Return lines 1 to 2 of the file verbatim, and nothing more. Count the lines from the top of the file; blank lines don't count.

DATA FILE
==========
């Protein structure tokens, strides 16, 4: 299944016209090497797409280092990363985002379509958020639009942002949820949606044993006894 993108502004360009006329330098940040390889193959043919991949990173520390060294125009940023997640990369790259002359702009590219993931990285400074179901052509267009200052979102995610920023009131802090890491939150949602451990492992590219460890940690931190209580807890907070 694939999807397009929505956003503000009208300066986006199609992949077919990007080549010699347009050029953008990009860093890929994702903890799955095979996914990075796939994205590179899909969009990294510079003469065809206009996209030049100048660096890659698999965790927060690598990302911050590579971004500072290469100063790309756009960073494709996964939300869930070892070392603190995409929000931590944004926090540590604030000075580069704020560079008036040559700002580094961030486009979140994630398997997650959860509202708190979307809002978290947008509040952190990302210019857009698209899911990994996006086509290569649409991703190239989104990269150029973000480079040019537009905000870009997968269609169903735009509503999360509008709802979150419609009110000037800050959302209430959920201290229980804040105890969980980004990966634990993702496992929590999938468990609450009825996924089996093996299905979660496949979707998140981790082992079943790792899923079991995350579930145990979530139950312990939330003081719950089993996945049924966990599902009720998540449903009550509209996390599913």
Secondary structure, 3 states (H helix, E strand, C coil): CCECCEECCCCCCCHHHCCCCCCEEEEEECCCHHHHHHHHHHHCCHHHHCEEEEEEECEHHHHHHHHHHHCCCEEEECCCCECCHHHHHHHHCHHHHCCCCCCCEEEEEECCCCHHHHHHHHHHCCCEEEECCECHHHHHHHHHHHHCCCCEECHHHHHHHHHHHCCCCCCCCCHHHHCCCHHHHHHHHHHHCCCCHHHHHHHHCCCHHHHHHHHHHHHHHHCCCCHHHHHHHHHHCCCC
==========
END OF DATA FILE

């Protein structure tokens, strides 16, 4: 299944016209090497797409280092990363985002379509958020639009942002949820949606044993006894 993108502004360009006329330098940040390889193959043919991949990173520390060294125009940023997640990369790259002359702009590219993931990285400074179901052509267009200052979102995610920023009131802090890491939150949602451990492992590219460890940690931190209580807890907070 694939999807397009929505956003503000009208300066986006199609992949077919990007080549010699347009050029953008990009860093890929994702903890799955095979996914990075796939994205590179899909969009990294510079003469065809206009996209030049100048660096890659698999965790927060690598990302911050590579971004500072290469100063790309756009960073494709996964939300869930070892070392603190995409929000931590944004926090540590604030000075580069704020560079008036040559700002580094961030486009979140994630398997997650959860509202708190979307809002978290947008509040952190990302210019857009698209899911990994996006086509290569649409991703190239989104990269150029973000480079040019537009905000870009997968269609169903735009509503999360509008709802979150419609009110000037800050959302209430959920201290229980804040105890969980980004990966634990993702496992929590999938468990609450009825996924089996093996299905979660496949979707998140981790082992079943790792899923079991995350579930145990979530139950312990939330003081719950089993996945049924966990599902009720998540449903009550509209996390599913």
Secondary structure, 3 states (H helix, E strand, C coil): CCECCEECCCCCCCHHHCCCCCCEEEEEECCCHHHHHHHHHHHCCHHHHCEEEEEEECEHHHHHHHHHHHCCCEEEECCCCECCHHHHHHHHCHHHHCCCCCCCEEEEEECCCCHHHHHHHHHHCCCEEEECCECHHHHHHHHHHHHCCCCEECHHHHHHHHHHHCCCCCCCCCHHHHCCCHHHHHHHHHHHCCCCHHHHHHHHCCCHHHHHHHHHHHHHHHCCCCHHHHHHHHHHCCCC